Dialectic (also dialectics and the dialectical method), from Ancient Greek διαλεκτική, is a method of argument for resolving disagreement that has been central to European and Indian philosophy since antiquity. The word dialectic originated in ancient Greece, and was made popular by Plato in the Socratic dialogues. The dialectical method is discourse between two or more people holding different points of view about a subject, who wish to establish the truth of the matter guided by reasoned arguments.
The term dialectics is not synonymous with the term debate. While in theory debaters are not necessarily emotionally invested in their point of view, in practice debaters frequently display an emotional commitment that may cloud rational judgement. Debates are won through a combination of persuading the opponent; proving one's argument correct; or proving the opponent's argument incorrect. Debates do not necessarily require promptly identifying a clear winner or loser; however clear winners are frequently determined by either a judge, jury, or by group consensus. The term dialectics is also not synonymous with the term rhetoric, a method or art of discourse that seeks to persuade, inform, or motivate an audience. (http://en.wikipedia.org/wiki/Dialectic)
The Wikipedia entry on Dialectic continues:
Different forms of dialectical reasoning have emerged throughout history from the Indosphere (Greater India) and the West (Europe). These forms include the Socratic method, Hindu, Buddhist, Medieval, Hegelian dialectics, Marxist, Talmudic, and Neo-orthodoxy. (ibid)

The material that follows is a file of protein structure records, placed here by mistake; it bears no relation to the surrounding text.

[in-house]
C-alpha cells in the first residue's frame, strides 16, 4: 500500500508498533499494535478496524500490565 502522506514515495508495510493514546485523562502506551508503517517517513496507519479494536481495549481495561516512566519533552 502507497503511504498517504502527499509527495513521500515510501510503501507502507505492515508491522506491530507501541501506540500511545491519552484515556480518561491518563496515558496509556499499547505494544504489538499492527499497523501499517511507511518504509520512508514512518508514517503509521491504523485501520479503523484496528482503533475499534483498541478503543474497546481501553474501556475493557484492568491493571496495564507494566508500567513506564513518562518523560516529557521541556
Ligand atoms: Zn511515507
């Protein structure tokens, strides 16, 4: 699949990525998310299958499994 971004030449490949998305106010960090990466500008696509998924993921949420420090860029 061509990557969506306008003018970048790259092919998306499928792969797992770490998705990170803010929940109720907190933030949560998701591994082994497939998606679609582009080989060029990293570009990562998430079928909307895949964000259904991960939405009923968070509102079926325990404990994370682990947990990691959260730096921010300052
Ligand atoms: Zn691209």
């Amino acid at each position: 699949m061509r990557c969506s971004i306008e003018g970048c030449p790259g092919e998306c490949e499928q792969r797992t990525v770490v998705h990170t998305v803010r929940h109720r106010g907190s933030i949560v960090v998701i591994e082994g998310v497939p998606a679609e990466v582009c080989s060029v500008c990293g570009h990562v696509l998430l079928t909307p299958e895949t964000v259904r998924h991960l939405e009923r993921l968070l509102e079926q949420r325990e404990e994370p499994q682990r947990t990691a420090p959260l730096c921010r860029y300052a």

The Talmudic dialectical method (of Rabbinic Judaism), especially the Avot Tractate, or, "The ethics of the fathers", relies on the four principles of interpretation called, PaRDeS (an acronym of the four levels of exegeses) but it places extreme importance to fidelity to the Holy Scriptures, to not only in what it says but to every stroke and sequential integrity of the actual Hebrew letters:
Each type of Pardes interpretation examines the extended meaning of a text. As a general rule, the extended meaning never contradicts the base meaning [emphasis mine]. The Peshat means the plain or contextual meaning of the text. Remez is the allegorical meaning. Derash includes the metaphorical meaning, and Sod represents the hidden meaning. There is often considerable overlap, for example when legal understandings of a verse are influenced by mystical interpretations or when a "hint" is determined by comparing a word with other instances of the same word. (http://en.wikipedia.org/wiki/Pardes_(Jewish_exegesis))